Anneke Thompson, Chief Economist at CreditorWatch, comments on The Reserve Bank of Australia’s (RBA) cash rate decision
In response to the highest recorded inflation rate since the introduction of the GST in 2001, the Reserve Bank of Australia (RBA) has chosen to increase the cash rate to 0.35%, prior to receiving data on wage increases. The RBA will now be keenly waiting on Wage Price Index data from the ABS and average earnings in the national accounts, released on May 18 and June 1 respectively, to decide on their next move after the June meeting.
At the April Board meeting Governor Lowe stated: “Over coming months, important additional evidence will be available to the board on both inflation and the evolution of labour costs. The board will assess this and other incoming information as its sets policy to support full employment in Australia and inflation outcomes consistent with the target.” It is likely the board will maintain its position that this data will be a key informant in regards to the velocity of future rate rises.
Even if upcoming wage data shows an increase on the current pace of growth of 2.3 per cent, it is a near impossibility that it will be anywhere near the latest inflation figure of 5.1 per cent. This means that the data is almost certain to show that real incomes are going backwards. Nevertheless, the RBA will take comfort if they see at least some momentum gaining in wages growth. If we see wage price growth with a three in front of it, this might push the RBA to move the cash rate more aggressively, to try and get the inflation spiral under control more quickly.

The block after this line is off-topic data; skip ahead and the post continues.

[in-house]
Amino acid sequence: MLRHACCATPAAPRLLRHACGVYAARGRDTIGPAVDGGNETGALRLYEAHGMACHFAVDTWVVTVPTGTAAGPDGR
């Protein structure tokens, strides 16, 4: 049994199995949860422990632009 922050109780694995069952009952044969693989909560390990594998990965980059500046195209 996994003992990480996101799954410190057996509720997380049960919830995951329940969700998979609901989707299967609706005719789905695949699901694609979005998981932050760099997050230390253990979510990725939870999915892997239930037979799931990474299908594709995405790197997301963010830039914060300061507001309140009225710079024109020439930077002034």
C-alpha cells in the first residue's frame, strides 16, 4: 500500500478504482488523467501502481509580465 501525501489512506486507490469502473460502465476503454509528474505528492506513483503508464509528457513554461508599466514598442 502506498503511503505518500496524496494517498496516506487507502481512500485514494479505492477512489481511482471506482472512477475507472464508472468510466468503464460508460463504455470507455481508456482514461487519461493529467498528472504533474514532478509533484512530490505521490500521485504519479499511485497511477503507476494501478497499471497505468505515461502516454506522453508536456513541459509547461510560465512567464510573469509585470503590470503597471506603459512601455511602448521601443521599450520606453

Looking forward, there is much to work through in getting inflation under control. A lot has been spoken about supply chain blockages, labour supply issues, floods affecting agricultural markets and the impact of the war in the Ukraine. However, the extra liquidity provided to the market as part of the COVID-19 response is most certainly having an impact on inflation.
Most developed economies were flooded with cash during the pandemic, which alleviated short term economic pain and certainly kept workers who were unable to work financially afloat, however, the cash is now showing up as higher prices across the board as the world normalises again. Australia’s money supply rose by about 22 per cent throughout COVID-19, far less than some other countries, so the good news is we may have a smaller problem to work through than some larger economies, namely the US.